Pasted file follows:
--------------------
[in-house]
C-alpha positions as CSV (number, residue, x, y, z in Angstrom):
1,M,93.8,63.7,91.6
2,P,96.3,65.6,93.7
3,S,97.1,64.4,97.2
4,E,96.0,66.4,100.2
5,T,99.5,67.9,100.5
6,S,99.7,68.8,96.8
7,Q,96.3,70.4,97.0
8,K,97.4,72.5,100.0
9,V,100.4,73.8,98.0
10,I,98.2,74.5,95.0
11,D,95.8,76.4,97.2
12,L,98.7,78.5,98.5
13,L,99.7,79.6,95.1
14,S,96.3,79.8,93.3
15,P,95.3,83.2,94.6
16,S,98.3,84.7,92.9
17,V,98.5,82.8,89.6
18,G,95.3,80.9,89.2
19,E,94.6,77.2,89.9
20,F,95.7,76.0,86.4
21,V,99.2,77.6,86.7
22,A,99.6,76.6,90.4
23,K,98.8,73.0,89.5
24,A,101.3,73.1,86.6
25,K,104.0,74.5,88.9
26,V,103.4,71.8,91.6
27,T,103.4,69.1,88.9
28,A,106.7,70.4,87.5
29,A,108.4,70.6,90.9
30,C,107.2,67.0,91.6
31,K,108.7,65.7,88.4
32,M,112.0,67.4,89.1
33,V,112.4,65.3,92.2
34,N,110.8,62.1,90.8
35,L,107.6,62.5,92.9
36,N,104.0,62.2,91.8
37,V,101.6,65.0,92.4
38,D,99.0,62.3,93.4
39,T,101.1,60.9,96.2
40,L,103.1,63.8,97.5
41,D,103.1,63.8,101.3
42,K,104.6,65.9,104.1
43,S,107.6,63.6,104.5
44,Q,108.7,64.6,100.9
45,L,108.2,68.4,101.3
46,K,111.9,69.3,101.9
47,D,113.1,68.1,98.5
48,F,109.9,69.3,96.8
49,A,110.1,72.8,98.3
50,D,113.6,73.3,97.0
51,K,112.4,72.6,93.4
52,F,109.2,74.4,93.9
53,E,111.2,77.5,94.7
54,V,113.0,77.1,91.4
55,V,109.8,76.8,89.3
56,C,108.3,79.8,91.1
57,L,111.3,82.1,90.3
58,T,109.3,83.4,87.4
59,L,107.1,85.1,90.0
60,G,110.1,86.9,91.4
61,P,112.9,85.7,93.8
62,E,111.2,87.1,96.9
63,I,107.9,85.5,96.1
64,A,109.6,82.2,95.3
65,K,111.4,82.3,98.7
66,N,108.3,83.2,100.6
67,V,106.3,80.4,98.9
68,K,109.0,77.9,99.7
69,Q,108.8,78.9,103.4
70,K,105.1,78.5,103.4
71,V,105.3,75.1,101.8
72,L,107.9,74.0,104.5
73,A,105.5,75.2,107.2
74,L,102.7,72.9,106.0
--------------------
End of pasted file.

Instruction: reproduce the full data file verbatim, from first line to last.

[in-house]
C-alpha positions as CSV (number, residue, x, y, z in Angstrom):
1,M,93.8,63.7,91.6
2,P,96.3,65.6,93.7
3,S,97.1,64.4,97.2
4,E,96.0,66.4,100.2
5,T,99.5,67.9,100.5
6,S,99.7,68.8,96.8
7,Q,96.3,70.4,97.0
8,K,97.4,72.5,100.0
9,V,100.4,73.8,98.0
10,I,98.2,74.5,95.0
11,D,95.8,76.4,97.2
12,L,98.7,78.5,98.5
13,L,99.7,79.6,95.1
14,S,96.3,79.8,93.3
15,P,95.3,83.2,94.6
16,S,98.3,84.7,92.9
17,V,98.5,82.8,89.6
18,G,95.3,80.9,89.2
19,E,94.6,77.2,89.9
20,F,95.7,76.0,86.4
21,V,99.2,77.6,86.7
22,A,99.6,76.6,90.4
23,K,98.8,73.0,89.5
24,A,101.3,73.1,86.6
25,K,104.0,74.5,88.9
26,V,103.4,71.8,91.6
27,T,103.4,69.1,88.9
28,A,106.7,70.4,87.5
29,A,108.4,70.6,90.9
30,C,107.2,67.0,91.6
31,K,108.7,65.7,88.4
32,M,112.0,67.4,89.1
33,V,112.4,65.3,92.2
34,N,110.8,62.1,90.8
35,L,107.6,62.5,92.9
36,N,104.0,62.2,91.8
37,V,101.6,65.0,92.4
38,D,99.0,62.3,93.4
39,T,101.1,60.9,96.2
40,L,103.1,63.8,97.5
41,D,103.1,63.8,101.3
42,K,104.6,65.9,104.1
43,S,107.6,63.6,104.5
44,Q,108.7,64.6,100.9
45,L,108.2,68.4,101.3
46,K,111.9,69.3,101.9
47,D,113.1,68.1,98.5
48,F,109.9,69.3,96.8
49,A,110.1,72.8,98.3
50,D,113.6,73.3,97.0
51,K,112.4,72.6,93.4
52,F,109.2,74.4,93.9
53,E,111.2,77.5,94.7
54,V,113.0,77.1,91.4
55,V,109.8,76.8,89.3
56,C,108.3,79.8,91.1
57,L,111.3,82.1,90.3
58,T,109.3,83.4,87.4
59,L,107.1,85.1,90.0
60,G,110.1,86.9,91.4
61,P,112.9,85.7,93.8
62,E,111.2,87.1,96.9
63,I,107.9,85.5,96.1
64,A,109.6,82.2,95.3
65,K,111.4,82.3,98.7
66,N,108.3,83.2,100.6
67,V,106.3,80.4,98.9
68,K,109.0,77.9,99.7
69,Q,108.8,78.9,103.4
70,K,105.1,78.5,103.4
71,V,105.3,75.1,101.8
72,L,107.9,74.0,104.5
73,A,105.5,75.2,107.2
74,L,102.7,72.9,106.0